I am in the process of building a DSLR cooler (I use it for astrophotography) using a couple of TEC1-12703s (12V 3.3A) or TEC1-12704s (12V 4A). The ultimate idea is to run the TEC's at a higher power when initially cooling to the target temperature, then throttle them back to maintain the temperature as best as possible.
The bulk of the cooler will use an Arduino (~15mA), a power-on LED (~20mA), a couple of sensors (~1-1.5mA each when measuring, ~40µA standby), and a couple of fans (~65mA). So total power draw from most of the parts won't be very high (<200mA).
A couple of the PWM outputs on the Arduino will be used to switch IRBL8748PbF N-channel MOSFETs to deliver power to the TECs. The TEC power will be LC filtered, and a schottky diode will be used on each filter to make sure I don't fry the FETs (not sure if that would really be a problem, but I threw them in just to make sure I don't have weird voltage spikes at the FET drains). Ultimately the fan speed would also be controlled with PWM outputs the same way as the TECs are, with a MOSFET, however to start they will just be connected to the main 12V source and run at full power.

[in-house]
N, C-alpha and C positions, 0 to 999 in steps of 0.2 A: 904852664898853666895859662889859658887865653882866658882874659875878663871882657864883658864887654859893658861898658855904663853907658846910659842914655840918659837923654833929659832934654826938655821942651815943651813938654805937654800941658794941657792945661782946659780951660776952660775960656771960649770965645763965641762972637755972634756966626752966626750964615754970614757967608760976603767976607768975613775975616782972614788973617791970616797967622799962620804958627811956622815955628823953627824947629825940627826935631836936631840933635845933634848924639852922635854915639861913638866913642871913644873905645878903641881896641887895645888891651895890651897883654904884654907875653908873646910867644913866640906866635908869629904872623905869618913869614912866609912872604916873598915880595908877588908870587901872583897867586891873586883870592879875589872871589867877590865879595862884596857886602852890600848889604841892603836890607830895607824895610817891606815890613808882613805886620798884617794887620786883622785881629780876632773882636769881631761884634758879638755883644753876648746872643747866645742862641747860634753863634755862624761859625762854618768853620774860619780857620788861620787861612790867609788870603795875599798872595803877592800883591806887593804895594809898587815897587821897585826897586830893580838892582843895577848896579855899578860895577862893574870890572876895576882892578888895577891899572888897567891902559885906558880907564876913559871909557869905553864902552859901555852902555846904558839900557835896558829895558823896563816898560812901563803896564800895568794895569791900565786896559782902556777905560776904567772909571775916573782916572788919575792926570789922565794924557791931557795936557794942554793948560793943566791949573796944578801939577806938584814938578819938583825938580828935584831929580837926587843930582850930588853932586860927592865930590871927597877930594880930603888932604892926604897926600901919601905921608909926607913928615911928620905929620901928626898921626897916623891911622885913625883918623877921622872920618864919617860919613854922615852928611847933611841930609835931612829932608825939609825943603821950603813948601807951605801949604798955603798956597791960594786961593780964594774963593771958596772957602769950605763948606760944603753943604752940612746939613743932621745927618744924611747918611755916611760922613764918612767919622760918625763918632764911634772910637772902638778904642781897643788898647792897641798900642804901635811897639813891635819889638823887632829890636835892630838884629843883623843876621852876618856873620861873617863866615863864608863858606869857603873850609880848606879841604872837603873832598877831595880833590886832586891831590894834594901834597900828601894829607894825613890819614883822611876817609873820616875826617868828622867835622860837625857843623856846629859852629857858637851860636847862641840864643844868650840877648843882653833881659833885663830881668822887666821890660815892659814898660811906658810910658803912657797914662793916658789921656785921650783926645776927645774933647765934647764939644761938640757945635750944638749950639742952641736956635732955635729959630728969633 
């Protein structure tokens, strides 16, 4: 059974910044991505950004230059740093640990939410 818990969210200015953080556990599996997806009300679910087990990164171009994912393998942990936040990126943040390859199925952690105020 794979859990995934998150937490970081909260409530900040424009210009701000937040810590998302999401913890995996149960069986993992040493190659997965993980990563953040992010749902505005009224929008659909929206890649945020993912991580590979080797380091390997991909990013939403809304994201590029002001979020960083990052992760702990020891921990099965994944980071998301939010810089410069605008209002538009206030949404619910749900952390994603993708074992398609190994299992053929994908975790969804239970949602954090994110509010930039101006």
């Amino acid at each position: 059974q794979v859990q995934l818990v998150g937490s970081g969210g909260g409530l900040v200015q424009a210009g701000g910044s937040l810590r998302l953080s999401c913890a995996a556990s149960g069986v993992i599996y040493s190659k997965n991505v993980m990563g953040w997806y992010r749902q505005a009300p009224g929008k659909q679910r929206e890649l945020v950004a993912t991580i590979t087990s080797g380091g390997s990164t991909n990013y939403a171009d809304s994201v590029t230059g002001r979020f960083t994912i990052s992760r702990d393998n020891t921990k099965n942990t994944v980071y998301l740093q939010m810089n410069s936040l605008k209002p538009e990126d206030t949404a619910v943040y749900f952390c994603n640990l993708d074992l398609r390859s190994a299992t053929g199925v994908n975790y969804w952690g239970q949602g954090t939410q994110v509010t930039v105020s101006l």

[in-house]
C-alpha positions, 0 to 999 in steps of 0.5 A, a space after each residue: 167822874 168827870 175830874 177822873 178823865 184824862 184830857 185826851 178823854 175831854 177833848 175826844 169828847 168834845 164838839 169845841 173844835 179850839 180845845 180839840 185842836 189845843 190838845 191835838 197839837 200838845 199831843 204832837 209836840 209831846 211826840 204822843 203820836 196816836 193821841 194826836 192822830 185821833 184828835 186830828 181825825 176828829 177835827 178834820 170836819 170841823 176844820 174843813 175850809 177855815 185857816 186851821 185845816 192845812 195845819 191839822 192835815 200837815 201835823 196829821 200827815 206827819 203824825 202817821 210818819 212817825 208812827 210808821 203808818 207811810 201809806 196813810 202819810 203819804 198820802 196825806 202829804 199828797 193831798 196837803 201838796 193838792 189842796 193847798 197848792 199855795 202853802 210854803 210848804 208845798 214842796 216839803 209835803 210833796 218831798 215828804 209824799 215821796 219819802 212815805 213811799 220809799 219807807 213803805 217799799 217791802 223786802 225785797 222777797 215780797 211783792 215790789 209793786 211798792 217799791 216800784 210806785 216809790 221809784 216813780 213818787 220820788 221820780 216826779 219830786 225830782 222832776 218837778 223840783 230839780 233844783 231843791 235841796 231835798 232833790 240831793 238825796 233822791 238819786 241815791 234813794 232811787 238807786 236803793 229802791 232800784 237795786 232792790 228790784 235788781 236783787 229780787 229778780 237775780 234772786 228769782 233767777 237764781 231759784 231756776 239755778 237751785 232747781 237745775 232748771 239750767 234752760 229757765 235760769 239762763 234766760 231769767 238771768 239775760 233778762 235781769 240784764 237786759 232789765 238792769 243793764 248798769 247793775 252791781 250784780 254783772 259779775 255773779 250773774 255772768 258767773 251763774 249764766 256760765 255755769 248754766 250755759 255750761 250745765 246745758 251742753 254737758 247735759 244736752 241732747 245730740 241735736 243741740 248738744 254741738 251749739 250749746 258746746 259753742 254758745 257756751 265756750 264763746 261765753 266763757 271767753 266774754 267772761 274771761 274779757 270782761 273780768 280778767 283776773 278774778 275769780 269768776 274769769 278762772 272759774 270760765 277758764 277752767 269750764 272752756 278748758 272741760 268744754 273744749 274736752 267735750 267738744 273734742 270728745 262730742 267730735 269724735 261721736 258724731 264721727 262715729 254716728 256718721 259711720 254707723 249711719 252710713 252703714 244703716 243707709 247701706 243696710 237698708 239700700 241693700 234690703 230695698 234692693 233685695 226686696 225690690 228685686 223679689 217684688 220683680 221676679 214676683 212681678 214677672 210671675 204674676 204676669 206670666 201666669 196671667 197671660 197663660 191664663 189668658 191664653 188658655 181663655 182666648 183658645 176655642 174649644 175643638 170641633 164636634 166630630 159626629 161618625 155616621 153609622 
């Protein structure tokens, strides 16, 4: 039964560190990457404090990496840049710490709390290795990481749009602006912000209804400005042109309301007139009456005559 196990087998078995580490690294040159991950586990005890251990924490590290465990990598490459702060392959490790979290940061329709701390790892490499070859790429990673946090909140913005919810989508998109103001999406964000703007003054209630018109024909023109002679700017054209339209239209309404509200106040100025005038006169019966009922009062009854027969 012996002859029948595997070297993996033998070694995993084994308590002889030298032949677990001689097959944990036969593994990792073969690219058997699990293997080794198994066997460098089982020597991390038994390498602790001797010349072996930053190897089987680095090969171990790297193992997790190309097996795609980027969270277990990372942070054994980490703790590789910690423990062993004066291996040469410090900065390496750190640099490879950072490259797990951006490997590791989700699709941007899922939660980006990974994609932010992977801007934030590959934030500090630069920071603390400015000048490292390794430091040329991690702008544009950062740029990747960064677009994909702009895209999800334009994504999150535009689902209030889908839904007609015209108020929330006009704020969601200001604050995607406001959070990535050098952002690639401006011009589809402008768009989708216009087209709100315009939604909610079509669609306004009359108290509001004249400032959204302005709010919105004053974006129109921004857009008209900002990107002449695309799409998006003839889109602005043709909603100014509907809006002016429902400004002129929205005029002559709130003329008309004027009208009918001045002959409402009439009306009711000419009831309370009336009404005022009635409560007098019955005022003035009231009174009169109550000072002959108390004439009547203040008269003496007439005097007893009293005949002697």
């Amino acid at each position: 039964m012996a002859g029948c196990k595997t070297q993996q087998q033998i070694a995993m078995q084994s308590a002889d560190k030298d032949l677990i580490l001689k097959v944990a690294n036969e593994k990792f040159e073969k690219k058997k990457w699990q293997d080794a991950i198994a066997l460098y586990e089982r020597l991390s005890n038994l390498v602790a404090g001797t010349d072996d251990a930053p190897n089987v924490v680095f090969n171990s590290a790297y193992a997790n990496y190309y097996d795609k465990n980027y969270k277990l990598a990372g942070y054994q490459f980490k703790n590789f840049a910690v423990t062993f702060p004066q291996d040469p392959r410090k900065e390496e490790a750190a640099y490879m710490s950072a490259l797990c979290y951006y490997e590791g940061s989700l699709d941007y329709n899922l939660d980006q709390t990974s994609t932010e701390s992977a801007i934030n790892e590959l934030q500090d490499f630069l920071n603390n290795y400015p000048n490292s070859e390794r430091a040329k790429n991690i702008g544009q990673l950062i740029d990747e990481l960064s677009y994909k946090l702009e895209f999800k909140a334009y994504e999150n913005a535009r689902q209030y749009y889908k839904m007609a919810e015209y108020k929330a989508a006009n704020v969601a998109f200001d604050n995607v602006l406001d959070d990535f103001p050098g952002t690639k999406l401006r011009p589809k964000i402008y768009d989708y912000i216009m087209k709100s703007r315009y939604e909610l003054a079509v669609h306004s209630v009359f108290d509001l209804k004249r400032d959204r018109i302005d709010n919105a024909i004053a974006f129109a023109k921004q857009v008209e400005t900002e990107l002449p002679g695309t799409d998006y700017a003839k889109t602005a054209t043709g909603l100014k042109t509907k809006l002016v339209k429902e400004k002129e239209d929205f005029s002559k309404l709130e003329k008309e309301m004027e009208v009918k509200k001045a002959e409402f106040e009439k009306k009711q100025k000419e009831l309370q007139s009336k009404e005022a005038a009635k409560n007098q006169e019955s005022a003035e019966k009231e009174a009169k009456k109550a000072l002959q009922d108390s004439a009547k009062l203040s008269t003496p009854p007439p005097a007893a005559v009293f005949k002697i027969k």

With two TECs, that is potentially up to 8.2A of total current. Even with the lower power TECs, that is still 6.8A of total current. I am beginning to wonder if I can send that much power through a standard 5.5mmx2.1mm power jack. I am also beginning to wonder if I can find a DC power switch that could handle over 8A.
If finding a switch that could handle that kind of power is unlikely, might it be possible to power the TECs directly off the power from the jack, and put the switch after that power line? Since the TECs won't actually power up until the MOSFETs are switched on, they should remain off until the power switch is flipped. At that point, only a few hundred mA would be pulled through the switch. Which would leave only the power jack in question.